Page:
Film Flame


Imagine a non-violent serial killer movie, and you're warming to the mildly interesting The Minus Man.  Hampton Fancher (writer of Blade Runner) dropped his late blooming directing debut on Sundance with a whisper.  Starring Owen Wilson (Bottle Rocket), Dennis Haysbert (Love Field), Eric Mabius (Lawn Dogs) and singers Sheryl Crow and Dwight Yoakam, The Minus Man misses crucial beats, and instead meanders -- grabbing, then dropping your attention like a cheap date. 

Wilson plays a passive Pacific Northwest serial killer (his method involves poisoning) who tries to settle into normalcy in a small town.  "I feel normal now," he says after finding a room and a job.  We see him befriend his new landlords (Brian Cox and Mercedes Ruehl), his employer at -- OOPS -- the post office, and even win the heart of his puppy doggish co-worker played by Janeane Garafolo. 

Promoted to mail carrier, Wilson "picks up clues about the lives inside"  by the smells outside.  Getting familiar with the town at large, he breaks one of his cardinal rules.  He begins poisoning people he knows.  Putting Sheryl Crow as a junkie out of her misery earlier in the film wasn't enough to sate his urge -- "The urge that erases the path that's traveled.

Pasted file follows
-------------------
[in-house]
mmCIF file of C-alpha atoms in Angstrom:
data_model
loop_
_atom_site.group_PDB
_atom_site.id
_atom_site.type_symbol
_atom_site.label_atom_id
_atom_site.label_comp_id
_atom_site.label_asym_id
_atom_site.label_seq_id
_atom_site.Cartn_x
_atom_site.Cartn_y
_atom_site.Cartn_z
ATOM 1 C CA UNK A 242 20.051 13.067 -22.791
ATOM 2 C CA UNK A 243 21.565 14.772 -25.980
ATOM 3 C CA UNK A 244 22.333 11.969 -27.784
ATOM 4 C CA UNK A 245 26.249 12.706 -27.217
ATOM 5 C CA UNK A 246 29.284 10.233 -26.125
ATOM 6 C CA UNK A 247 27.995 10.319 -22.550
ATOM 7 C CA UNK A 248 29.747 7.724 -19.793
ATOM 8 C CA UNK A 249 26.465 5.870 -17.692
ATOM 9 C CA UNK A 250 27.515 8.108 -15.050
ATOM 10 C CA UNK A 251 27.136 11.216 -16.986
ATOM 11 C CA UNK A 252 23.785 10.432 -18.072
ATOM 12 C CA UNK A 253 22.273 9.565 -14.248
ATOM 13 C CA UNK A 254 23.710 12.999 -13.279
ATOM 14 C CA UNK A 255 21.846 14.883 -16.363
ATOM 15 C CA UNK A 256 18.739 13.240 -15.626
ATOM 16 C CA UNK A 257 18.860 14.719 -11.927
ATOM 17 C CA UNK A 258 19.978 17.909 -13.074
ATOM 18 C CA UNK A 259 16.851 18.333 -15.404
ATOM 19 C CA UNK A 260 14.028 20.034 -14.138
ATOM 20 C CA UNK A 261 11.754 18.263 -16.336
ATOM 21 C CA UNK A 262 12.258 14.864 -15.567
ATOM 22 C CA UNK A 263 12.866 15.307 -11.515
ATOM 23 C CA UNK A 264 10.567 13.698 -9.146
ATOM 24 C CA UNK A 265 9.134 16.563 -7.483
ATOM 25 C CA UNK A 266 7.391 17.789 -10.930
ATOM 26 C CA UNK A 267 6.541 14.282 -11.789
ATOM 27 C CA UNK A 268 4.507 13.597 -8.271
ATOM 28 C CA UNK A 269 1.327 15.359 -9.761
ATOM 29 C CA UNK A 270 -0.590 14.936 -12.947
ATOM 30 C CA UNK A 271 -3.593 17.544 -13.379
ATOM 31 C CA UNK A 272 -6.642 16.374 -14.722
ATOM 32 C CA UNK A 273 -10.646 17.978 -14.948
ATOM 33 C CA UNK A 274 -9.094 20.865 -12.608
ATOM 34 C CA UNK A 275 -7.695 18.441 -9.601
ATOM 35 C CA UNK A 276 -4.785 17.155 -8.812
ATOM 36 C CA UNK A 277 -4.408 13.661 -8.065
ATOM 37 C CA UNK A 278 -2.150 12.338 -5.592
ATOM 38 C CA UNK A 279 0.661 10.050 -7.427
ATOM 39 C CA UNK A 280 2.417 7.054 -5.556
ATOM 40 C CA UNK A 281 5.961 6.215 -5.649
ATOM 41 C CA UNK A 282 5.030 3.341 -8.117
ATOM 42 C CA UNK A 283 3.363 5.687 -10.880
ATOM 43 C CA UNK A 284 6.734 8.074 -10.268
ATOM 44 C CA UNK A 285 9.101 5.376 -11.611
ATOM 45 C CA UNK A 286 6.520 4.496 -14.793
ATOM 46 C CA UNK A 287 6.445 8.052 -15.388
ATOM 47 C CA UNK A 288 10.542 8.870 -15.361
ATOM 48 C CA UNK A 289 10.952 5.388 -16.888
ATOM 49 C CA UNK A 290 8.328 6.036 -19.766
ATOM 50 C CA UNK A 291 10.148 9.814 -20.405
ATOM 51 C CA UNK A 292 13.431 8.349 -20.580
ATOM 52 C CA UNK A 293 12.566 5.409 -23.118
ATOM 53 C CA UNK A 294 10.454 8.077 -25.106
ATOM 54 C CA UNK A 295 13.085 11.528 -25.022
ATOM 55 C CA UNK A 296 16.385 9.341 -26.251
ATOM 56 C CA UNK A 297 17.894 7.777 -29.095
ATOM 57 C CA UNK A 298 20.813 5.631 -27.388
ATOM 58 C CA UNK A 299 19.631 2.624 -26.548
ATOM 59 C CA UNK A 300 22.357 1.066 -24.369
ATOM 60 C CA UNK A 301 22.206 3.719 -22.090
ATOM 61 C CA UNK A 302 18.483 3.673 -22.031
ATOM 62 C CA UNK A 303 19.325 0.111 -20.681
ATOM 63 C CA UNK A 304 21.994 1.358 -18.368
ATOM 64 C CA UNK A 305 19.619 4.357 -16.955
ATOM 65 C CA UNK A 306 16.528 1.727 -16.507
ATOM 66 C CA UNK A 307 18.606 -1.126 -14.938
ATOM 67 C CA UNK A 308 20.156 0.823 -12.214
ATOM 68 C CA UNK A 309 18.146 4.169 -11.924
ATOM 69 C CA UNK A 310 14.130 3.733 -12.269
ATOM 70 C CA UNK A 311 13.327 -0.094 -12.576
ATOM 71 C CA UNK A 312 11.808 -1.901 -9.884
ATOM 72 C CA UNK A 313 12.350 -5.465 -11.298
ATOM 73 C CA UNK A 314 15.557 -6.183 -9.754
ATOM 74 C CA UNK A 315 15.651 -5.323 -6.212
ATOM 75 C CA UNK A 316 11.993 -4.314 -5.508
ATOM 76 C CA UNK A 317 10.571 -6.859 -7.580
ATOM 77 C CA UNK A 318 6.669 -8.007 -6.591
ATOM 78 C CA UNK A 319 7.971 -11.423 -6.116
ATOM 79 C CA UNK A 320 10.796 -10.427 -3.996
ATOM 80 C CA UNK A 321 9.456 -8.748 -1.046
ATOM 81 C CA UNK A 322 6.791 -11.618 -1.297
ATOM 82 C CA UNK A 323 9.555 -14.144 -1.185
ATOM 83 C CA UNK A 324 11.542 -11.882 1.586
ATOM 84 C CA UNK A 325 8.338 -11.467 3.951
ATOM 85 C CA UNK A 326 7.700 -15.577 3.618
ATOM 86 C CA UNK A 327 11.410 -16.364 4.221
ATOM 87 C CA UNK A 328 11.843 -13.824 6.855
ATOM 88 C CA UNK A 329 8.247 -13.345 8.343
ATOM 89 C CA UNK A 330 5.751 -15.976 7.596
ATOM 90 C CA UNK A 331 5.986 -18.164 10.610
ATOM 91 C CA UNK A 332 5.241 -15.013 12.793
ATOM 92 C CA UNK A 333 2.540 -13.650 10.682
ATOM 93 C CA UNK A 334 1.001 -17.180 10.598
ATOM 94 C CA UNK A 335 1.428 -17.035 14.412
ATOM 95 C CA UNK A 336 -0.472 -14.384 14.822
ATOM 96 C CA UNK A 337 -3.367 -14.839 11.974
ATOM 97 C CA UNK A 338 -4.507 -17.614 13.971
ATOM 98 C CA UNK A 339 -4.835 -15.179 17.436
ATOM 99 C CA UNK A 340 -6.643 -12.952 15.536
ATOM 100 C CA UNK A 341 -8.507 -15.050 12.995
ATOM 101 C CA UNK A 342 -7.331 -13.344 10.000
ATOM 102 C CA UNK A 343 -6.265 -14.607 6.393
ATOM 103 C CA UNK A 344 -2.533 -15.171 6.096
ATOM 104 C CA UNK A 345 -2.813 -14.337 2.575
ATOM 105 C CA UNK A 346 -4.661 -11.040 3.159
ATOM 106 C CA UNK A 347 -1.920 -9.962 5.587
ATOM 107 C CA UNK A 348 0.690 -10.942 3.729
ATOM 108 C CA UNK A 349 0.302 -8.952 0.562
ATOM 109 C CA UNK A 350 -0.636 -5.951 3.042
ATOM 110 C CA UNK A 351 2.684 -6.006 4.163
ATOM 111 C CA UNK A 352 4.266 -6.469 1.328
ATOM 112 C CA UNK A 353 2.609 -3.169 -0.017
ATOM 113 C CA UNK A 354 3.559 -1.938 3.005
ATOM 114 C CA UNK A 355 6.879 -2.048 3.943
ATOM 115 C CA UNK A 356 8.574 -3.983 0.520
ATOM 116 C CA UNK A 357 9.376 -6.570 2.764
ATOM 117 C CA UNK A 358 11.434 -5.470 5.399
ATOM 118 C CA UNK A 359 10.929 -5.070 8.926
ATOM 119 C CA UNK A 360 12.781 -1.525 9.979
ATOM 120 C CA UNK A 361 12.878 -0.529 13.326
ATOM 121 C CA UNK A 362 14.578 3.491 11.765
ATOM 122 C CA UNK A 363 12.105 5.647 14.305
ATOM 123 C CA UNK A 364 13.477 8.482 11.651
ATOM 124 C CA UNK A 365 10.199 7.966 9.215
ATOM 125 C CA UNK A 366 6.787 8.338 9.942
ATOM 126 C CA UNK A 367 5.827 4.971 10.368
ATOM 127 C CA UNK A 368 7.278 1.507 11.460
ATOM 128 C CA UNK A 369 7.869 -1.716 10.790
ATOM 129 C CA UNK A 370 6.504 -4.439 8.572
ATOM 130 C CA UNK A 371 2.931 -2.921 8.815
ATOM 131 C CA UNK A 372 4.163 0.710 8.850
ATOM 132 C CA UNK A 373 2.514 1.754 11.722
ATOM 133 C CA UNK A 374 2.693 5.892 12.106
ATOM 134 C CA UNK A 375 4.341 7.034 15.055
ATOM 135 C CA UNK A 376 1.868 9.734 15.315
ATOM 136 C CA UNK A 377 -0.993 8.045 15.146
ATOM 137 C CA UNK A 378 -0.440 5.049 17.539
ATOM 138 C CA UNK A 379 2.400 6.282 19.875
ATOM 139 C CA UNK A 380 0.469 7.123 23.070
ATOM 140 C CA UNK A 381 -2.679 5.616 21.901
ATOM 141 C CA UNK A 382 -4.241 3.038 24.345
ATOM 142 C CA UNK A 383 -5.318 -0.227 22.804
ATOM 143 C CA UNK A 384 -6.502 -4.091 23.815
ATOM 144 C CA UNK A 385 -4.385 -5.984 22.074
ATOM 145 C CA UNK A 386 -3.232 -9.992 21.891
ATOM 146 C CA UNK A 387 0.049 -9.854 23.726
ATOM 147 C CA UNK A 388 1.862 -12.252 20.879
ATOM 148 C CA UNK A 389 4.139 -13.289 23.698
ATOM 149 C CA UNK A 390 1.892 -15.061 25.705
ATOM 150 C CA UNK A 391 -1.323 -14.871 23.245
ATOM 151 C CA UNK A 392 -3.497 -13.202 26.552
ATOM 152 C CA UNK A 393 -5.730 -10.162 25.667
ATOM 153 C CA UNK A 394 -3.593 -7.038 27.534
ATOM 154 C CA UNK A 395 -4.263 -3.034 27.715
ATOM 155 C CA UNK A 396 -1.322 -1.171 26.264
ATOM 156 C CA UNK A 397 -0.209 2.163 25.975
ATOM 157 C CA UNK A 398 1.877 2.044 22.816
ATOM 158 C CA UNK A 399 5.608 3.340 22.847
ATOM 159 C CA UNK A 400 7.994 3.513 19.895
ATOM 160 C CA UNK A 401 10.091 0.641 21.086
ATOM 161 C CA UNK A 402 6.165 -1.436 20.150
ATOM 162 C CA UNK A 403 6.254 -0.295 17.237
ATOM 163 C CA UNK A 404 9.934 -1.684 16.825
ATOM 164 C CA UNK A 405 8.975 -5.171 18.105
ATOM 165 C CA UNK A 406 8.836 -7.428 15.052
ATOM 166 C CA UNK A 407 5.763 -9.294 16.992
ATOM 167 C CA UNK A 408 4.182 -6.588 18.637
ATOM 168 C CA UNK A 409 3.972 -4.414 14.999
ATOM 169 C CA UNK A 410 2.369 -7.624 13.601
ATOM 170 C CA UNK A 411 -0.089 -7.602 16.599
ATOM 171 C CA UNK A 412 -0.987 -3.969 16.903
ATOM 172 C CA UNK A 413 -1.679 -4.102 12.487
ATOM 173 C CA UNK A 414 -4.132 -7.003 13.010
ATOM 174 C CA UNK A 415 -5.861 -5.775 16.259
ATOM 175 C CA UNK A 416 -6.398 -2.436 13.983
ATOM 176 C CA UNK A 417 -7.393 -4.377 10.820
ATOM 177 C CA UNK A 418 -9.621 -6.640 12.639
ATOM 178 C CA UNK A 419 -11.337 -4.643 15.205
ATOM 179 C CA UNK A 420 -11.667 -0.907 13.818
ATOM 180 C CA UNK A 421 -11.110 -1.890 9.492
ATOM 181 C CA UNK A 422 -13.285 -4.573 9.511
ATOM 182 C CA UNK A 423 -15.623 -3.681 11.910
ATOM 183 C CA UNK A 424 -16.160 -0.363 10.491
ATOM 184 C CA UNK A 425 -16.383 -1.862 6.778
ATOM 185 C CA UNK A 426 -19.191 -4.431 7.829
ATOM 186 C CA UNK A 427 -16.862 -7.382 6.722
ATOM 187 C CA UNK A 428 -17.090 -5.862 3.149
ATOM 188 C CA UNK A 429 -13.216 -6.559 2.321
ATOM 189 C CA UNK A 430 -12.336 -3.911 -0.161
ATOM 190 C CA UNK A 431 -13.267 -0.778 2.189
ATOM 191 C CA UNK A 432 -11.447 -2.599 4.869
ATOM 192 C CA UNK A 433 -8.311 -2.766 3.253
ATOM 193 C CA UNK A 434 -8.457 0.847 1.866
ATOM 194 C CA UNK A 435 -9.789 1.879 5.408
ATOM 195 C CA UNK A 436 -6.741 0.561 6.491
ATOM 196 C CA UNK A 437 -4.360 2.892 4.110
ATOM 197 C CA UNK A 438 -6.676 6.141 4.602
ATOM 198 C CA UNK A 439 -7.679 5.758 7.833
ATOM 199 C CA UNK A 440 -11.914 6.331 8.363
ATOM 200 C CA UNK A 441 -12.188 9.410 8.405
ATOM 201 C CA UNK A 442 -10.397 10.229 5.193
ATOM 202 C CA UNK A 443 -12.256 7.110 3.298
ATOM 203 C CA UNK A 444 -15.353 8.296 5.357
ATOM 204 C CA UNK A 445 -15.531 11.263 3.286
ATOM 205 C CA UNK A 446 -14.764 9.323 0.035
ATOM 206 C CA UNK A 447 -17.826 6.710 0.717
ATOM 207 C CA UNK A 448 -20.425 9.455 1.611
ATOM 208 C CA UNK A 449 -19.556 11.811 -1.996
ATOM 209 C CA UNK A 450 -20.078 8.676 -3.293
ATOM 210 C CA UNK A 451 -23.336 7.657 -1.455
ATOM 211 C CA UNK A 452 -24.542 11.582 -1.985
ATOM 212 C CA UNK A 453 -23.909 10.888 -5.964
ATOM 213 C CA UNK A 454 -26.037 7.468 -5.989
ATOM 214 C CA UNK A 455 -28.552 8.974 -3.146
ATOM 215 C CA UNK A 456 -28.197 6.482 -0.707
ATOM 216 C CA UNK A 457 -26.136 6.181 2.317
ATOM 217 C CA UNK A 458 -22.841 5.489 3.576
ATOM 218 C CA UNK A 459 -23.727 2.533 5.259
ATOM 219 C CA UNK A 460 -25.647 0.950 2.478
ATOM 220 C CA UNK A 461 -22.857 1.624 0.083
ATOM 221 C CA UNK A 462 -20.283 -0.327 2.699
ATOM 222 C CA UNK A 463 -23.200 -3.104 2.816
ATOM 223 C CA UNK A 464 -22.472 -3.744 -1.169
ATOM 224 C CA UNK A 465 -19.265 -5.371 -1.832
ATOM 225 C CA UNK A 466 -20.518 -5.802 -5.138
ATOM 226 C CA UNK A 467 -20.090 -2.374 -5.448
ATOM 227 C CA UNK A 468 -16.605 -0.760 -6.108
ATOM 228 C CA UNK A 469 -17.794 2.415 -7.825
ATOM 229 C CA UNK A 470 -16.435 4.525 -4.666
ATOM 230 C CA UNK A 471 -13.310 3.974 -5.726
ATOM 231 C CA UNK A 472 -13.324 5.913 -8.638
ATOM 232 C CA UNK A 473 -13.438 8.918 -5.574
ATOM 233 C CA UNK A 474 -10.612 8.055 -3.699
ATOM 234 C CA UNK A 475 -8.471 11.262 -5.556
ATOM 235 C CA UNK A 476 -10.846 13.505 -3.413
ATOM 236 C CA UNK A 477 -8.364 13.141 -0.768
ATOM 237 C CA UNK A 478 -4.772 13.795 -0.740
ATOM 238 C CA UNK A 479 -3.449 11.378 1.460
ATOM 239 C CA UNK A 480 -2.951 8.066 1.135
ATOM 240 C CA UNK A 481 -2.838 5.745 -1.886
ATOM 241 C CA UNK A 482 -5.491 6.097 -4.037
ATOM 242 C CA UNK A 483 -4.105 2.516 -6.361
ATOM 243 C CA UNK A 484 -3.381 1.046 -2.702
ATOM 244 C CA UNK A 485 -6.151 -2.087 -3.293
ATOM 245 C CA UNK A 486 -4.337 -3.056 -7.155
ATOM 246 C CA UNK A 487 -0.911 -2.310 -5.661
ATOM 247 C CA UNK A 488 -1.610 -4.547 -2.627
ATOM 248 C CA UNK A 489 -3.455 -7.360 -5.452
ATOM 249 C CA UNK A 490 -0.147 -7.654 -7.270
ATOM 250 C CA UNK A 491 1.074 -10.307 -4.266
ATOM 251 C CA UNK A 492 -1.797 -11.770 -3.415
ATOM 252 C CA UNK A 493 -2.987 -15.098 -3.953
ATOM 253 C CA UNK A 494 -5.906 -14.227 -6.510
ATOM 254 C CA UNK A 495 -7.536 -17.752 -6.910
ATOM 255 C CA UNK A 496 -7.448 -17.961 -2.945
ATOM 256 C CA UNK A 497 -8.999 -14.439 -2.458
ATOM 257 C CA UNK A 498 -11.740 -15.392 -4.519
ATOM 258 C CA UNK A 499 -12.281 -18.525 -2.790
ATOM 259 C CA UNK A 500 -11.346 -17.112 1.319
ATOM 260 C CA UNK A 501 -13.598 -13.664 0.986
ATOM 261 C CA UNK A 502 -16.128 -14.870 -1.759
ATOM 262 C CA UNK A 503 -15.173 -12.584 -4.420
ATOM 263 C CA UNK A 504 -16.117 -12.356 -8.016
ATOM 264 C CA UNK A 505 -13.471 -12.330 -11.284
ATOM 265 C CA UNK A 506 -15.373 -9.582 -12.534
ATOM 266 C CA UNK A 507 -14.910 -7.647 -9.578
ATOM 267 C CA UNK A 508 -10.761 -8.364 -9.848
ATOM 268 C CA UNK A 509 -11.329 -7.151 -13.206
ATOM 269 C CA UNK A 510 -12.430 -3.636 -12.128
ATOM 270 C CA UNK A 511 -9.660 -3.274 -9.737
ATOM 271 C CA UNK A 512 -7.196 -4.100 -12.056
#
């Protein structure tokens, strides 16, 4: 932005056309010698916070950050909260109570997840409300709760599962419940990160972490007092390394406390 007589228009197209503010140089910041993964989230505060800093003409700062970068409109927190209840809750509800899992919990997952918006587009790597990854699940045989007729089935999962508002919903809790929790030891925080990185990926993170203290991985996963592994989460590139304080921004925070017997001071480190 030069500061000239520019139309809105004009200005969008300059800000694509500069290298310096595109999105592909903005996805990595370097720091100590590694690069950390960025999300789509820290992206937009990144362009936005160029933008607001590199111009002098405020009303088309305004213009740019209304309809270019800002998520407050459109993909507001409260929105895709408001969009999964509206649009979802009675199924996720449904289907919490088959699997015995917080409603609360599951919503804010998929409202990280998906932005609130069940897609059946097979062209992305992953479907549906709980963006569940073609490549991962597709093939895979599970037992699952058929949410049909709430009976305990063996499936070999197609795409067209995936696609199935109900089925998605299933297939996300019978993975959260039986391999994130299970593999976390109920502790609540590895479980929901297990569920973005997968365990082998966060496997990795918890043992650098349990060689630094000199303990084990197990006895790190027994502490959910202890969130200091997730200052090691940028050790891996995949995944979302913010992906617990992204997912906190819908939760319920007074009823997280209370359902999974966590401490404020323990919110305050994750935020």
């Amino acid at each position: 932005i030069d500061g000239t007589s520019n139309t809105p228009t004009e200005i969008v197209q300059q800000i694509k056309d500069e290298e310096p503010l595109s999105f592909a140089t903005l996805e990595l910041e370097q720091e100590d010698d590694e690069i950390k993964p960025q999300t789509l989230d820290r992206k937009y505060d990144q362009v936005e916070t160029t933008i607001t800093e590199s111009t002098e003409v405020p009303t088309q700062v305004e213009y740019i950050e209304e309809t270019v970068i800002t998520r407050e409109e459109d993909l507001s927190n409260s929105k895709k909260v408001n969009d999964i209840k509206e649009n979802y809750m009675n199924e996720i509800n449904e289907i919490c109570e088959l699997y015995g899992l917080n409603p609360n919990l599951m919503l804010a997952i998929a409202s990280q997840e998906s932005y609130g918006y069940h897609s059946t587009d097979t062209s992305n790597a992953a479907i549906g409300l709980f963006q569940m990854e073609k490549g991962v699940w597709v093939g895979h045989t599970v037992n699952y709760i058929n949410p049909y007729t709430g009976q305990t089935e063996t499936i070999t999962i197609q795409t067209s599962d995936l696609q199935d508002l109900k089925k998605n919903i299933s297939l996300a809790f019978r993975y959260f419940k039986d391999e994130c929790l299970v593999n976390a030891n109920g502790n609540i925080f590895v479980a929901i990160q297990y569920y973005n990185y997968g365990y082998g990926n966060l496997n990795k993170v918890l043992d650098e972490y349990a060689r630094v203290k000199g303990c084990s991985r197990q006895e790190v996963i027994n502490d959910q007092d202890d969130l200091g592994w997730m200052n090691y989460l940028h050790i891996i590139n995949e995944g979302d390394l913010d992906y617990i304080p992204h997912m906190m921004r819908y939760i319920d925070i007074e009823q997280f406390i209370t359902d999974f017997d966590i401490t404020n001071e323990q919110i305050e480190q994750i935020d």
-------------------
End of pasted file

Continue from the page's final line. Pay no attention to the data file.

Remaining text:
In a humorous scene, like a dope fiend who will help you try and find the drugs he just stole from you, Wilson  goes on a search posse for one of his victims with the townspeople he prays with on Sunday.  He says, "I look so hard, I forget there's nothing to find."  If you don't look too hard for deep meaning in this one, composer Marco Beltrami's melancholy score might move you to the film's rather satisfying conclusion. 

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